Jury System in England and Wales

The author aims to demonstrate that the central argument for the jury system in the English criminal justice system has been the preservation of justice and the prevention of a prejudiced trial and F. G. Hails suggests that any “restriction on the right to trial by jury even for a single class of criminal is the first step on the ladder to the police state4.” However, whilst the jury trial remains theoretically symbolic of the preservation of justice within the criminal trial system, the role of the jury has been plagued by controversy, with some critics attacking the competence of the jurors and expense of the system in reality5. The increasing concerns regarding the practical limitations of the jury trial paradigm have fuelled contentious debate further in the English legal system since the Royal Commission on Criminal Justice made its report in 19936.
The focus of this analysis is to critically evaluate the polarised debate pertaining to the efficacy of the jury system and consider how far the opposing views can be reconciled into an effective and operational compromise within the criminal justice system. The most recent official attempt at eroding trial by jury were the proposals extrapolated in the Auld Report 20017, which proposed that offenses that could be tried, either way, the defendant should lose the right to choose to elect a Crown Court hearing with jury trial, particularly if the likelihood of the possible sentence would not exceed 2 years.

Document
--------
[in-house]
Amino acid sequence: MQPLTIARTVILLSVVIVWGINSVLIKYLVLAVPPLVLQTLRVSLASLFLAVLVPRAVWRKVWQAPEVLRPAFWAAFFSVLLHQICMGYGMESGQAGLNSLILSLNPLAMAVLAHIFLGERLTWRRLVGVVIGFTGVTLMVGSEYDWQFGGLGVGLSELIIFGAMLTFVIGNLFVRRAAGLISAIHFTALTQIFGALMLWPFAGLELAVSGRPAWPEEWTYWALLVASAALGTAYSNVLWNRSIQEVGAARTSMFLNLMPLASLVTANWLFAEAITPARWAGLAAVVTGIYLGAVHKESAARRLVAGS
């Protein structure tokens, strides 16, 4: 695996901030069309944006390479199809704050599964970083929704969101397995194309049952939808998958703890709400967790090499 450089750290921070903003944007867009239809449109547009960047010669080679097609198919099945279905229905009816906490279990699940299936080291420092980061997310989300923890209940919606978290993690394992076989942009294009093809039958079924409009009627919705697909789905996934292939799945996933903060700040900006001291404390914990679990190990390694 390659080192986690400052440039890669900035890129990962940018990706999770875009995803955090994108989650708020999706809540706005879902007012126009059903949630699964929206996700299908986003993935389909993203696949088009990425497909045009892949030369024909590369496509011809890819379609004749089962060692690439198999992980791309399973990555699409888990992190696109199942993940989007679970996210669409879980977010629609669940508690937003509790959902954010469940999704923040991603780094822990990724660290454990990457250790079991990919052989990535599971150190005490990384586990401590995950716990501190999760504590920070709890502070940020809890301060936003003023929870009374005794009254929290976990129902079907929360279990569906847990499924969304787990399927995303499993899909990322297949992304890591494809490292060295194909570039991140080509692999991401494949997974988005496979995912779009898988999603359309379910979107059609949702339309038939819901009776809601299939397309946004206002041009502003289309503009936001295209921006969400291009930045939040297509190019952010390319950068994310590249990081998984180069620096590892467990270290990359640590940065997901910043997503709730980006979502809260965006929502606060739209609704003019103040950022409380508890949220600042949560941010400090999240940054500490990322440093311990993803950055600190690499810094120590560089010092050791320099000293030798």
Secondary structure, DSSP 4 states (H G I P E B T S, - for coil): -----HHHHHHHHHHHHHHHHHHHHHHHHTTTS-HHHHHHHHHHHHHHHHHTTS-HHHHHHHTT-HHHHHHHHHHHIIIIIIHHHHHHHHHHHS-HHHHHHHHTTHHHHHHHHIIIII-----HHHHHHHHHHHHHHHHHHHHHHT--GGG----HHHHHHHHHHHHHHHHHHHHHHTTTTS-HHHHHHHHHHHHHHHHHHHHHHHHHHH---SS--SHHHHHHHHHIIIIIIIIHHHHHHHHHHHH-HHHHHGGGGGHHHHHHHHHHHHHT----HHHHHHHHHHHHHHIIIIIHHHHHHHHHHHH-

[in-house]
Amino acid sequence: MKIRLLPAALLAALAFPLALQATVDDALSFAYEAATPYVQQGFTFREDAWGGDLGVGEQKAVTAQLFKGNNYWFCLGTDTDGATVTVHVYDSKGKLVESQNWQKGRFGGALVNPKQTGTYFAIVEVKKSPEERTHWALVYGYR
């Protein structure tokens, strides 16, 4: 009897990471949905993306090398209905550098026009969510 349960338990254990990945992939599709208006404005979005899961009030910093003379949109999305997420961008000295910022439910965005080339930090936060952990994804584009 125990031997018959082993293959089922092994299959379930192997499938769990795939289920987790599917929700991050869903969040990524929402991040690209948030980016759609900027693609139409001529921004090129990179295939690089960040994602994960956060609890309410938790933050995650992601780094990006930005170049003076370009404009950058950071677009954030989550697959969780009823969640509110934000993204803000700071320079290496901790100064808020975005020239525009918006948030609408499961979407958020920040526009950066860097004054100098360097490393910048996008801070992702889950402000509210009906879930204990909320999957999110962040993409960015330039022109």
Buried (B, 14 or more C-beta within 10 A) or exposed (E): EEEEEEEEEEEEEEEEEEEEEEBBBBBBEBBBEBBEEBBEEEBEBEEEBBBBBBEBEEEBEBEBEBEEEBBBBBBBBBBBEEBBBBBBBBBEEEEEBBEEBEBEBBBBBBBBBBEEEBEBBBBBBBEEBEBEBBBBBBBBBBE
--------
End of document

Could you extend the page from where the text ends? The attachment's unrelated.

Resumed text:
The report culminated in a White Paper inviting consultation and eventually, the recommendations were rejected. However, it is important to consider the considerations that motivated the Auld reform proposals in considering the role of trial by jury.
On the one hand, it had been submitted that the Auld Report proposals would result in a potential conflict with the Human Rights Act 1998, which implements the European Convention of Human Rights (ECHR) into&nbsp.UK law.&nbsp.